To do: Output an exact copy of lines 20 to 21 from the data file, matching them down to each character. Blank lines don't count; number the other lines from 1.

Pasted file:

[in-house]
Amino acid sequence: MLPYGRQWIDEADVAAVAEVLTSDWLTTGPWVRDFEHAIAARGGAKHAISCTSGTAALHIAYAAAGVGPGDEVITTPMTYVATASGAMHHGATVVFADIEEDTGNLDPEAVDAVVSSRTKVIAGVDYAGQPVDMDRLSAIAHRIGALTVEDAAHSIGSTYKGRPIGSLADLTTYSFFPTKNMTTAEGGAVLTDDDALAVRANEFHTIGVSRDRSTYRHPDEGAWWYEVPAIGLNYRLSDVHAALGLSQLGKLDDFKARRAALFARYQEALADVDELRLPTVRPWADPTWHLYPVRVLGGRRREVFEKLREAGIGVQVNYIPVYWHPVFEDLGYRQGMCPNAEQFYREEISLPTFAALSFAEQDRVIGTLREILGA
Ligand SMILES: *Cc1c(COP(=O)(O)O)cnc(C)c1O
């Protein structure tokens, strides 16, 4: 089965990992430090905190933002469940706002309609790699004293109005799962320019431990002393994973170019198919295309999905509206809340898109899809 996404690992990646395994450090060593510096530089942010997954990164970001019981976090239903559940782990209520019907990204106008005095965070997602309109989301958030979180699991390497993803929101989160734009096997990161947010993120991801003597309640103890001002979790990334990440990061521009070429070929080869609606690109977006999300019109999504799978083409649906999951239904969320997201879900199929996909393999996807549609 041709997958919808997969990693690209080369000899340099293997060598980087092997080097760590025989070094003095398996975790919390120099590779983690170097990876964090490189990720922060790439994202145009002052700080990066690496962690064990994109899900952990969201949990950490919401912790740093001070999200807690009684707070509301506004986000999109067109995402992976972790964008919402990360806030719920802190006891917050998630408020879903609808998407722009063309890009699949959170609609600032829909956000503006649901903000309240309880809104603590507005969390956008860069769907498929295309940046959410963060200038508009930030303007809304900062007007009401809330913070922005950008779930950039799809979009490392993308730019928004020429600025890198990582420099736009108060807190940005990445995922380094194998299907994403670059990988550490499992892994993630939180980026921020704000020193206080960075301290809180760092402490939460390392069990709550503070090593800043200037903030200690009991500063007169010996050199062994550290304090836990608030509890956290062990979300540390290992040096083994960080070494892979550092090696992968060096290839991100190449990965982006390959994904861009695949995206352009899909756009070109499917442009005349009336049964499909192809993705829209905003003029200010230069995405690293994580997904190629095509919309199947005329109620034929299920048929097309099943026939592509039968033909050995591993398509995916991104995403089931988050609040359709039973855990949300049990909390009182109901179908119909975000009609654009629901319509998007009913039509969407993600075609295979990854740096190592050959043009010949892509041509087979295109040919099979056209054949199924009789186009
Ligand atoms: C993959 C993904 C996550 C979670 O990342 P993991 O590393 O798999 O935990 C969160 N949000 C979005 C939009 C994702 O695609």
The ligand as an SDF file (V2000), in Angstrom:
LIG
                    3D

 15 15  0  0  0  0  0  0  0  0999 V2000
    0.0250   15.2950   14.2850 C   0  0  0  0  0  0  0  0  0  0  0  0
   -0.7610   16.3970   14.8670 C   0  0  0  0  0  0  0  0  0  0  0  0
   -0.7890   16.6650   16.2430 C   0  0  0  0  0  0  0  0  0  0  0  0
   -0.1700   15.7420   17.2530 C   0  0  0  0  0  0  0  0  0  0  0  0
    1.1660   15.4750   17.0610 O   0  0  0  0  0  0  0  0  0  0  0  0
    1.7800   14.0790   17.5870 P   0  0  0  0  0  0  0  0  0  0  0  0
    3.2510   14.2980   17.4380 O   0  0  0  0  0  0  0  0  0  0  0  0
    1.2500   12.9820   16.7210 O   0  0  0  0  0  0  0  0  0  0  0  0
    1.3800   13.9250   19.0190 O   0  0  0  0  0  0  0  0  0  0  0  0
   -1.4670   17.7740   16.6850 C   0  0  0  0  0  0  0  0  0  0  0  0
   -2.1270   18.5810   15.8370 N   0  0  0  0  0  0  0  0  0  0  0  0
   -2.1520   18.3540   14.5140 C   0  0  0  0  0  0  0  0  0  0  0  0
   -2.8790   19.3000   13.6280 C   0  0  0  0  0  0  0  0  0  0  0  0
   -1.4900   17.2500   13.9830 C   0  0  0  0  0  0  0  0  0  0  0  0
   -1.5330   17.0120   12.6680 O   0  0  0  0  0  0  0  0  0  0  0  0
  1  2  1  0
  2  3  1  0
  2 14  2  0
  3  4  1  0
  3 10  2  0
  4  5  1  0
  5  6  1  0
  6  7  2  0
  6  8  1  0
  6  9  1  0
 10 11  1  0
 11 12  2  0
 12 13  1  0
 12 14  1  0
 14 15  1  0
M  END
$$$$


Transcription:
   -2.1270   18.5810   15.8370 N   0  0  0  0  0  0  0  0  0  0  0  0
   -2.1520   18.3540   14.5140 C   0  0  0  0  0  0  0  0  0  0  0  0